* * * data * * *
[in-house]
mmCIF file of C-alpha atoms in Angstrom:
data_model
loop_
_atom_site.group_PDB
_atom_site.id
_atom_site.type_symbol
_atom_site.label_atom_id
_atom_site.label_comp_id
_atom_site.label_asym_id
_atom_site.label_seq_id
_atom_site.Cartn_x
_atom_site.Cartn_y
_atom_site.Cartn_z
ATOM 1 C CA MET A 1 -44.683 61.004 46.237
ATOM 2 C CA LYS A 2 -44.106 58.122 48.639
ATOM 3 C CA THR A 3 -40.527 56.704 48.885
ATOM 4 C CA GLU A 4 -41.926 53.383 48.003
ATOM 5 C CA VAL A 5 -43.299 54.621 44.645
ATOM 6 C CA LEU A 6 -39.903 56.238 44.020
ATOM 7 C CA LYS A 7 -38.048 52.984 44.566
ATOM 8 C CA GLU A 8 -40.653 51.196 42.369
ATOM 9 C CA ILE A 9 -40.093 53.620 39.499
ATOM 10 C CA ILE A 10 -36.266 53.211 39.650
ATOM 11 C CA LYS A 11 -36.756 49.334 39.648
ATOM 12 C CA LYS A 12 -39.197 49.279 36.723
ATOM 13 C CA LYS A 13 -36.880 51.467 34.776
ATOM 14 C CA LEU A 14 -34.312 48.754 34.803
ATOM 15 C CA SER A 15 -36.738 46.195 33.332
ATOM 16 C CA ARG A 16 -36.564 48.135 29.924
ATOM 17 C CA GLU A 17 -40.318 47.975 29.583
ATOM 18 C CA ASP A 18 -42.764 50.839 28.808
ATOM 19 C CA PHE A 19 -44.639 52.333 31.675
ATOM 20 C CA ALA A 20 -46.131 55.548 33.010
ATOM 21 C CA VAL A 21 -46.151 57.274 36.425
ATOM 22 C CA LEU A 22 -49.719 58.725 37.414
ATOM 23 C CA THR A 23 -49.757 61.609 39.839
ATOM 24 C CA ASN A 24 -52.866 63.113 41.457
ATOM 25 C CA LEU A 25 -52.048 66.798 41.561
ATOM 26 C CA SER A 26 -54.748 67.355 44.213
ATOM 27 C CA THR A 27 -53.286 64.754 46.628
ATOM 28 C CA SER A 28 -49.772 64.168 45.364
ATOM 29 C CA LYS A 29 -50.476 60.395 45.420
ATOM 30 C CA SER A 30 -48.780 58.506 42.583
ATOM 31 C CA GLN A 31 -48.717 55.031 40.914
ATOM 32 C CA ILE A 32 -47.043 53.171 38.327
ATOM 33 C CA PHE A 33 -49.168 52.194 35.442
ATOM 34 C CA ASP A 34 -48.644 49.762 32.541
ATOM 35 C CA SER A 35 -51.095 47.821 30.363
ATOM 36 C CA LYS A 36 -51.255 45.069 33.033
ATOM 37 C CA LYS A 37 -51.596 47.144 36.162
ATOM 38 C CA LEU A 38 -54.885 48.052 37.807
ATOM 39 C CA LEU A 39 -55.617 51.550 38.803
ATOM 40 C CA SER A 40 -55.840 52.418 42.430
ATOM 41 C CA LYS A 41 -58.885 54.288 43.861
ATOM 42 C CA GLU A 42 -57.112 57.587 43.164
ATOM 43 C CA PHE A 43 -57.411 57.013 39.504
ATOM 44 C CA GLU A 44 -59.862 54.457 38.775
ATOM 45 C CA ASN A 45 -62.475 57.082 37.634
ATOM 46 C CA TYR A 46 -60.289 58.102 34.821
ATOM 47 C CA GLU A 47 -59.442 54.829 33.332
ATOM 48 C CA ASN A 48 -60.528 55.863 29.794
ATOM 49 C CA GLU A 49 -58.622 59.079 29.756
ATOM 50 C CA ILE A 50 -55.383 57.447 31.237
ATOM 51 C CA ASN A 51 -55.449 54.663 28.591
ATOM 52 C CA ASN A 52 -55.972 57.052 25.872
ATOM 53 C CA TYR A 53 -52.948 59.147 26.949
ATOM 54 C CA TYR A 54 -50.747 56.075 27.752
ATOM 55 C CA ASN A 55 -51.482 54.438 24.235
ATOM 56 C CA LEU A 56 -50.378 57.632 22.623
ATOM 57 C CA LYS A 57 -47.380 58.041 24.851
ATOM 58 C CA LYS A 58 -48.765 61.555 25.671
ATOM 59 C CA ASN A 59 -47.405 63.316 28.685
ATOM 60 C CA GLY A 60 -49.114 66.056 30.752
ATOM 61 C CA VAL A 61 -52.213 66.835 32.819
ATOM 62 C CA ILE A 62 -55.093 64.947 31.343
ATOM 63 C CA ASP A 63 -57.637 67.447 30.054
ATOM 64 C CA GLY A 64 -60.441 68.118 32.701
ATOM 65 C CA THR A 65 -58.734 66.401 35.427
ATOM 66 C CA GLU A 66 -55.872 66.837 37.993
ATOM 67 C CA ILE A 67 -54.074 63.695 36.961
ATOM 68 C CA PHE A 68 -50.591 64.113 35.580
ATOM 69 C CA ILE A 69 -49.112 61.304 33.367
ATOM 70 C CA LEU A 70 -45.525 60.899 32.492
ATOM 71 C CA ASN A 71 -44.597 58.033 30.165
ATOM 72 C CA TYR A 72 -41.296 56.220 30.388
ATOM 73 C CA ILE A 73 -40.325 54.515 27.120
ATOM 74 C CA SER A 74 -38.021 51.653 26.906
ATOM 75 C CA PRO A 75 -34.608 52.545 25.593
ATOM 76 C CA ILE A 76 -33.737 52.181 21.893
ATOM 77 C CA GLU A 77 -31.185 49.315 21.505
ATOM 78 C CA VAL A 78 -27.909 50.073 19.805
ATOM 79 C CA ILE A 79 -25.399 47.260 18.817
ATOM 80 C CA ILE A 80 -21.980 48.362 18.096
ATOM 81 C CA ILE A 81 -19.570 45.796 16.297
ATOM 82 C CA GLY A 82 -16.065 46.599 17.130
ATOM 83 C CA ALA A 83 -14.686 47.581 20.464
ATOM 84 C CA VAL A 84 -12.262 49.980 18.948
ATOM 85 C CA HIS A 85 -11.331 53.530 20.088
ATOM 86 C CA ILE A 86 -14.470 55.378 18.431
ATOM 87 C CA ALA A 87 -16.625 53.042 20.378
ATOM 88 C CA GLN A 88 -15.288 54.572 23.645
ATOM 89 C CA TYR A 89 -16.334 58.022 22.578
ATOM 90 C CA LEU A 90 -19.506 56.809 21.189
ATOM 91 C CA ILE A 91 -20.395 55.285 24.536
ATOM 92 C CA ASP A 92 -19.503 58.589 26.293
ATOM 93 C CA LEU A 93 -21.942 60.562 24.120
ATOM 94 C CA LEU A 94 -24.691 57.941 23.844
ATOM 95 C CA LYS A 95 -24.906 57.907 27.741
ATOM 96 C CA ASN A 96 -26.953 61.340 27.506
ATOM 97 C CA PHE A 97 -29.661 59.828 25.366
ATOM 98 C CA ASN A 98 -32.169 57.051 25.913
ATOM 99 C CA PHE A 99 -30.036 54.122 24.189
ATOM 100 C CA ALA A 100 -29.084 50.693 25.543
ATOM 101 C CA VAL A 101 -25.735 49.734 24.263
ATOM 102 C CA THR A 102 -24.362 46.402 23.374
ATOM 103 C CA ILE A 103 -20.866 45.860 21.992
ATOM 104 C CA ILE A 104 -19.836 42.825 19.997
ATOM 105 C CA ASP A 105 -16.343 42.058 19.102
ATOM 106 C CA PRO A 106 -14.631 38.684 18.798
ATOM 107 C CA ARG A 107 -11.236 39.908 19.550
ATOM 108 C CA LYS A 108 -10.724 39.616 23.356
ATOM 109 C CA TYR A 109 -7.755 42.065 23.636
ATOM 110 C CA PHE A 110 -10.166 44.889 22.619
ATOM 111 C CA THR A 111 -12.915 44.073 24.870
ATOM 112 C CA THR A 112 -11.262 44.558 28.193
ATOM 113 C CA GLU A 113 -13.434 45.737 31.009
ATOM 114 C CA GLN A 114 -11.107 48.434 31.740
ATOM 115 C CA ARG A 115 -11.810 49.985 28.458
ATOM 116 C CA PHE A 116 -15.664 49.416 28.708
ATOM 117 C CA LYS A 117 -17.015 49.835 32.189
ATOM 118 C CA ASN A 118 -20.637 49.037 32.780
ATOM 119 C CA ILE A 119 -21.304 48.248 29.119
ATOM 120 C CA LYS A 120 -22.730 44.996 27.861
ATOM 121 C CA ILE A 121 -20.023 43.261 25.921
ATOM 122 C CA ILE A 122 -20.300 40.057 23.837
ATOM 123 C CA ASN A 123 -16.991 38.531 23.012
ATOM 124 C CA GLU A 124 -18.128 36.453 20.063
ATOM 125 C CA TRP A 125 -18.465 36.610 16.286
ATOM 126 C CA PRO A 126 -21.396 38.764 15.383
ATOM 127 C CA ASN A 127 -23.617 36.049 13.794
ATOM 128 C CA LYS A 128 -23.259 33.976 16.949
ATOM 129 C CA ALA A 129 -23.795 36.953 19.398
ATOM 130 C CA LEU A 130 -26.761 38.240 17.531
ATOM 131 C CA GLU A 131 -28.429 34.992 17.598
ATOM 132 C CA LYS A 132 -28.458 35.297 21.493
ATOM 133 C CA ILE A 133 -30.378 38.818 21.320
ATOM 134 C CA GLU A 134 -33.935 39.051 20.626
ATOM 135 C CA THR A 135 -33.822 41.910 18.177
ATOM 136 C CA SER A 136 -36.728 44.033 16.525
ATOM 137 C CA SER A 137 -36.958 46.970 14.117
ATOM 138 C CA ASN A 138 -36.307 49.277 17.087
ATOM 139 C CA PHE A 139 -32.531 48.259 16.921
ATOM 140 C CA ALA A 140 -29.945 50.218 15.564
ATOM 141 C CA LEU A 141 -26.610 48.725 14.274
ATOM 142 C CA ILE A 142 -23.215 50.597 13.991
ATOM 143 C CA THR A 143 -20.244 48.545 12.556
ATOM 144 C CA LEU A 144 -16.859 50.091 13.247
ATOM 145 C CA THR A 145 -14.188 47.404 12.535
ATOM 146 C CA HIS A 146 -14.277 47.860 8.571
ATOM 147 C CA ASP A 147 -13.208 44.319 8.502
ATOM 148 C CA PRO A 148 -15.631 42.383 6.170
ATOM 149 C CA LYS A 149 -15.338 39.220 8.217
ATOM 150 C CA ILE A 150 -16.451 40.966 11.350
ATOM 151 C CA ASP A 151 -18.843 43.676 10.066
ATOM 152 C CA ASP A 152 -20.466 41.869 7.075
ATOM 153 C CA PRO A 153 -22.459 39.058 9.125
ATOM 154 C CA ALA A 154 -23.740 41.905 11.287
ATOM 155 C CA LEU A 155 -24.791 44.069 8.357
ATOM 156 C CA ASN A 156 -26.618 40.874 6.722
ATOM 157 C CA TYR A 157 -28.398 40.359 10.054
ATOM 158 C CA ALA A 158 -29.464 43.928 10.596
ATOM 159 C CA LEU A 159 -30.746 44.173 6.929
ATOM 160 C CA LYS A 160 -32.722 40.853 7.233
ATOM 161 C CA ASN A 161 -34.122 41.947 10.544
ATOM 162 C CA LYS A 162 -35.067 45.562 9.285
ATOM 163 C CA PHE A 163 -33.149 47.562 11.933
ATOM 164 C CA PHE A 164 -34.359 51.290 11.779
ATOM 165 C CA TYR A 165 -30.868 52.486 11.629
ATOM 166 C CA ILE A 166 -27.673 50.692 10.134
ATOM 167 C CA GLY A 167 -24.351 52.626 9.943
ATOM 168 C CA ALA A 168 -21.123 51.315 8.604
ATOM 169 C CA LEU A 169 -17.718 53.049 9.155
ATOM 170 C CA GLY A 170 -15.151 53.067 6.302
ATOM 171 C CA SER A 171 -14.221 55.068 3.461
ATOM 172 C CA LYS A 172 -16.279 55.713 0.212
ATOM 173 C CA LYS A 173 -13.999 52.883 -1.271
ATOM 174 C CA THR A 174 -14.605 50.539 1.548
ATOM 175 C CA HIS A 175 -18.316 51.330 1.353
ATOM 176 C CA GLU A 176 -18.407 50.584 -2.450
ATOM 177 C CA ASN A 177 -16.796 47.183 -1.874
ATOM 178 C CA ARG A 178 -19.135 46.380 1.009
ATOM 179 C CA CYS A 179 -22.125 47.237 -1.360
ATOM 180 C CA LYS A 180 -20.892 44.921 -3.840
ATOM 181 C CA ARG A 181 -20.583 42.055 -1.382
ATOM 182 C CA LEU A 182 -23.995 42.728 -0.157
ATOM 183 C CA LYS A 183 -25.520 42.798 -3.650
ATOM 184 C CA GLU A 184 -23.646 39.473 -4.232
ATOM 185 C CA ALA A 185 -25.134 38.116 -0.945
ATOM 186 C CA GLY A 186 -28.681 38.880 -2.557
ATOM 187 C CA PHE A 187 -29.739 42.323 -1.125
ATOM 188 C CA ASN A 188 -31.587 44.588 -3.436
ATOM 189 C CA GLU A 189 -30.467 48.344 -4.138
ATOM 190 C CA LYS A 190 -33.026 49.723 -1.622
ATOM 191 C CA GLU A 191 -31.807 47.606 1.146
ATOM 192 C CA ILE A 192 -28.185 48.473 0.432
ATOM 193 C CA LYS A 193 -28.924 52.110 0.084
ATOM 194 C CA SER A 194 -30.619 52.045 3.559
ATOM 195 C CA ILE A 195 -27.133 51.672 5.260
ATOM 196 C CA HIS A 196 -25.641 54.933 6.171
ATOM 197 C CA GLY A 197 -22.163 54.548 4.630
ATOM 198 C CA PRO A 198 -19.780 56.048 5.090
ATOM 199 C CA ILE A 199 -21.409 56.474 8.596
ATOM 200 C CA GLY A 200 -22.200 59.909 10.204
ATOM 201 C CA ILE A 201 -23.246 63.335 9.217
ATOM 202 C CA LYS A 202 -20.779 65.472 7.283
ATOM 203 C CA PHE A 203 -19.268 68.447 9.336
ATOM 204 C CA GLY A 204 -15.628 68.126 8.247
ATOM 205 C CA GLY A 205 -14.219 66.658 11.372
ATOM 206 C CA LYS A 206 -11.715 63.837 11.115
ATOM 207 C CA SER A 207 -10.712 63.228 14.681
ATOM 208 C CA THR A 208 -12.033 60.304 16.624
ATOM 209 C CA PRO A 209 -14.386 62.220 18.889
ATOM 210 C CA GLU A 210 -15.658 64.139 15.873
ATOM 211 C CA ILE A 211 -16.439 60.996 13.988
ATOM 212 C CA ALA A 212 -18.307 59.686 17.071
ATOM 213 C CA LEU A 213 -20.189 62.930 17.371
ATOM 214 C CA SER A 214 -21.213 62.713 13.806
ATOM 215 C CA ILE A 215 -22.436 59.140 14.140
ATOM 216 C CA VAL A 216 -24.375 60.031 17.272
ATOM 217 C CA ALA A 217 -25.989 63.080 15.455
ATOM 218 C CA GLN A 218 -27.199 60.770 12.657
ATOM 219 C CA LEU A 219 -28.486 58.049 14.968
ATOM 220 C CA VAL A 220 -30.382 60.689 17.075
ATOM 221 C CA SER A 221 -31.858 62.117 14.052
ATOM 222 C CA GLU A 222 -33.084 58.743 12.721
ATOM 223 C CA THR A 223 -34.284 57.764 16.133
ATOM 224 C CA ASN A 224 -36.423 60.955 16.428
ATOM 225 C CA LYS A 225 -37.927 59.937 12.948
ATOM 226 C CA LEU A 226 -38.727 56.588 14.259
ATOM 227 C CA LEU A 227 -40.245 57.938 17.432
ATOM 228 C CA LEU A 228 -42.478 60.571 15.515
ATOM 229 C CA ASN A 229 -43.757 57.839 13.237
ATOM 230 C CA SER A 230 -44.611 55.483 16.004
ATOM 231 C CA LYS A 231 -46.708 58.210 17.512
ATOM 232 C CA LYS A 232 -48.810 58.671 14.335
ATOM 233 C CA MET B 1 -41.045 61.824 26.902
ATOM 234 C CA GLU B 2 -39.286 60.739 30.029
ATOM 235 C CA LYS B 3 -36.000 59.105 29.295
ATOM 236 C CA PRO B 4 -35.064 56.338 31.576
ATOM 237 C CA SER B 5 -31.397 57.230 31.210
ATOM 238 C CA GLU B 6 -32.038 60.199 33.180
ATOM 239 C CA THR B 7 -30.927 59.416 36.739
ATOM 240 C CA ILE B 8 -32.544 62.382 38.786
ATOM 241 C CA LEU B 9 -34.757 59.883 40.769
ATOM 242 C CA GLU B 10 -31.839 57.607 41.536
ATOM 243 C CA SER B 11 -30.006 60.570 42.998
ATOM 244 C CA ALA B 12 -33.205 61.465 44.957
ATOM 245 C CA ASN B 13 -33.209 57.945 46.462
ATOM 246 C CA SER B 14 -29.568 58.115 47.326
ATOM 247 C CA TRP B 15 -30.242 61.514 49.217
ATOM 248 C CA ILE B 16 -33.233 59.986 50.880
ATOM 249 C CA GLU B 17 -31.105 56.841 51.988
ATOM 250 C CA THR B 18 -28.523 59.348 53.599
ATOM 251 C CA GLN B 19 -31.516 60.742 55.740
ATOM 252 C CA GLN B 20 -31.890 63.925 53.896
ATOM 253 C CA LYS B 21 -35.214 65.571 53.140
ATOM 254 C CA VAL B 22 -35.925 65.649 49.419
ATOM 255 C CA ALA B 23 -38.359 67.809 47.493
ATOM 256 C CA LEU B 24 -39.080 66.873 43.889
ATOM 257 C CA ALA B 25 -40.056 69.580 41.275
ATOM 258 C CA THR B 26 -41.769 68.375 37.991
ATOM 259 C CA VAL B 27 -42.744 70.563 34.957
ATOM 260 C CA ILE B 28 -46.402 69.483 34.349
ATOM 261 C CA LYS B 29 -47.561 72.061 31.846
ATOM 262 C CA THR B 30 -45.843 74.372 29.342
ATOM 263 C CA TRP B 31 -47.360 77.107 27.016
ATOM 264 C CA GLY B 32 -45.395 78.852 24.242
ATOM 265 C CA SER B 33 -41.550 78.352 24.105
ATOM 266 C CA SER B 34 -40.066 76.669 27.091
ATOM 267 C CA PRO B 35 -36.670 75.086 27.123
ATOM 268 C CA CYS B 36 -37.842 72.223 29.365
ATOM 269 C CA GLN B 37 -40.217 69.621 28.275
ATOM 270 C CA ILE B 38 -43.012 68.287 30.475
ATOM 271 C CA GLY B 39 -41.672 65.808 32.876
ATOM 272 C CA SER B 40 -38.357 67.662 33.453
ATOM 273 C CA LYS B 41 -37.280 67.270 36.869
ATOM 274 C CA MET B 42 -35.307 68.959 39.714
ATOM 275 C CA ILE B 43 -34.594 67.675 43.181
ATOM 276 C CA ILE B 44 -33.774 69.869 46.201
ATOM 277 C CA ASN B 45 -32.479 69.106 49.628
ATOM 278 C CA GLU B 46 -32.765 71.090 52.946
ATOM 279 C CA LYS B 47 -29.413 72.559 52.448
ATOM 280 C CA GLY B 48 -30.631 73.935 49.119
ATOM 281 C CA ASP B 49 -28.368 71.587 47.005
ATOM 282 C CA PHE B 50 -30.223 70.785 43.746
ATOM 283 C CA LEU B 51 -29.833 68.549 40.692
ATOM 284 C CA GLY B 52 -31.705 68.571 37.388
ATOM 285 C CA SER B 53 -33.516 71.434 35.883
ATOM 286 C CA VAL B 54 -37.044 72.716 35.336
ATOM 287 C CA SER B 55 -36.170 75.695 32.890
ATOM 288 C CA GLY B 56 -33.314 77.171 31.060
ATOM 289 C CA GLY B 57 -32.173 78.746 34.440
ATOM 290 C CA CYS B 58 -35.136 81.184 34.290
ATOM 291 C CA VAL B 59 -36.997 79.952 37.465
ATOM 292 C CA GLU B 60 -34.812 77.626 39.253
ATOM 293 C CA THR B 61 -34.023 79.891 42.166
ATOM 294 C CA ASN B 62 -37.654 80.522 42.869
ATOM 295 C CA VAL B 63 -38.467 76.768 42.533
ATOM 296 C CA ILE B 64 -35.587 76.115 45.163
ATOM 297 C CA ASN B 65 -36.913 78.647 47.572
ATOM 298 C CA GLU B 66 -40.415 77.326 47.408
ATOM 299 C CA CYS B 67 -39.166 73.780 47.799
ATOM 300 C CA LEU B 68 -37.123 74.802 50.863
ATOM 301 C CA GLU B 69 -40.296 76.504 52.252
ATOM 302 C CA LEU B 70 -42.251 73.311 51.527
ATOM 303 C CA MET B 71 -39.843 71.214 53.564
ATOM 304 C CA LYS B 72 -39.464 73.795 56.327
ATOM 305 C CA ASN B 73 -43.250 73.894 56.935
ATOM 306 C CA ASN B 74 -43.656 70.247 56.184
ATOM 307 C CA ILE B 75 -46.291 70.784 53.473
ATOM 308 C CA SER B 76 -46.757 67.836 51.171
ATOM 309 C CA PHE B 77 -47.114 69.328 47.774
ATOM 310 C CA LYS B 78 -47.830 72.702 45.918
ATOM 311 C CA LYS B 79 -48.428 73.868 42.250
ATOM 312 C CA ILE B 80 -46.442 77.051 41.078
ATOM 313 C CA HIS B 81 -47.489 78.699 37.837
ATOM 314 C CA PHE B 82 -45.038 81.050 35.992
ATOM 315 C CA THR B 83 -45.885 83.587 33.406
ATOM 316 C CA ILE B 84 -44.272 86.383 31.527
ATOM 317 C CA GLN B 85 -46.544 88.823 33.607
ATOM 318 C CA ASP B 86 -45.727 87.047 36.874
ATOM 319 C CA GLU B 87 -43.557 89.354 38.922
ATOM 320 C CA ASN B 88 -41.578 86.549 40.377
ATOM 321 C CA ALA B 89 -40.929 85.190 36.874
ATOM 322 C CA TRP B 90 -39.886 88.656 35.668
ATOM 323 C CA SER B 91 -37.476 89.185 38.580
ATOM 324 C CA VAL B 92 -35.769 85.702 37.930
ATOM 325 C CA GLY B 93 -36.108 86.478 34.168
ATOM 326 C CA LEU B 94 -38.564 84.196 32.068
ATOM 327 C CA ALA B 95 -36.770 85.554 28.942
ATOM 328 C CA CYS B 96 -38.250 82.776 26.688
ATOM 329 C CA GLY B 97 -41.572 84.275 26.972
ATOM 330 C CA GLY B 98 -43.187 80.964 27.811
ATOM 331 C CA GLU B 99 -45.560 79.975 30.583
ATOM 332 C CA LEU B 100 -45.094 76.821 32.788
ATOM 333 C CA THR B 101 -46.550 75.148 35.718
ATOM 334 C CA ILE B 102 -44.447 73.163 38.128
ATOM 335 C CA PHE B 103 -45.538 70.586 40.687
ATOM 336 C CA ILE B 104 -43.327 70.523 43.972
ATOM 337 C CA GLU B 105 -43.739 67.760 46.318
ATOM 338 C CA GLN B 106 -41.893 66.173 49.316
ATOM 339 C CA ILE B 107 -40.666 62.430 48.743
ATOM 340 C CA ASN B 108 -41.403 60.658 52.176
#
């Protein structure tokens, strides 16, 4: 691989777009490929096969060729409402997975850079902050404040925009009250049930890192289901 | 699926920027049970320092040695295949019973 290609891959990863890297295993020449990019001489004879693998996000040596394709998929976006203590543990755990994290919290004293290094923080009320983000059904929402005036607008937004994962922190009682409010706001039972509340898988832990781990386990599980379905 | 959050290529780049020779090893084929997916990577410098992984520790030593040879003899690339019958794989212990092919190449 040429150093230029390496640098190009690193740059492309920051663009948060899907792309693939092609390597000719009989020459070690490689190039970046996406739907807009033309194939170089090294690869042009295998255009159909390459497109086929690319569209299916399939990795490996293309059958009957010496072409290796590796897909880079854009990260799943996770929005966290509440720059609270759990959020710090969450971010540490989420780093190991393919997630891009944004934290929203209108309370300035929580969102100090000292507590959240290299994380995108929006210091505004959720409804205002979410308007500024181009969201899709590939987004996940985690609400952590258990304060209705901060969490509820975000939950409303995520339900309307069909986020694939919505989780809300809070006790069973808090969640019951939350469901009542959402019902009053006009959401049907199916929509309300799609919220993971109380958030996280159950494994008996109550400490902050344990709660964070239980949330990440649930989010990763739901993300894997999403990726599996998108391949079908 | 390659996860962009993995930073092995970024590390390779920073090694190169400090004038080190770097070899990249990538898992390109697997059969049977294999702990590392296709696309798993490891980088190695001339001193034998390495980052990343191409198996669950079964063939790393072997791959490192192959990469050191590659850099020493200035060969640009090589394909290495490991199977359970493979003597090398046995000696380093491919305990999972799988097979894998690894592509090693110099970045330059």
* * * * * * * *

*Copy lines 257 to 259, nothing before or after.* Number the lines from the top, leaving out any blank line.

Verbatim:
ATOM 243 C CA SER B 11 -30.006 60.570 42.998
ATOM 244 C CA ALA B 12 -33.205 61.465 44.957
ATOM 245 C CA ASN B 13 -33.209 57.945 46.462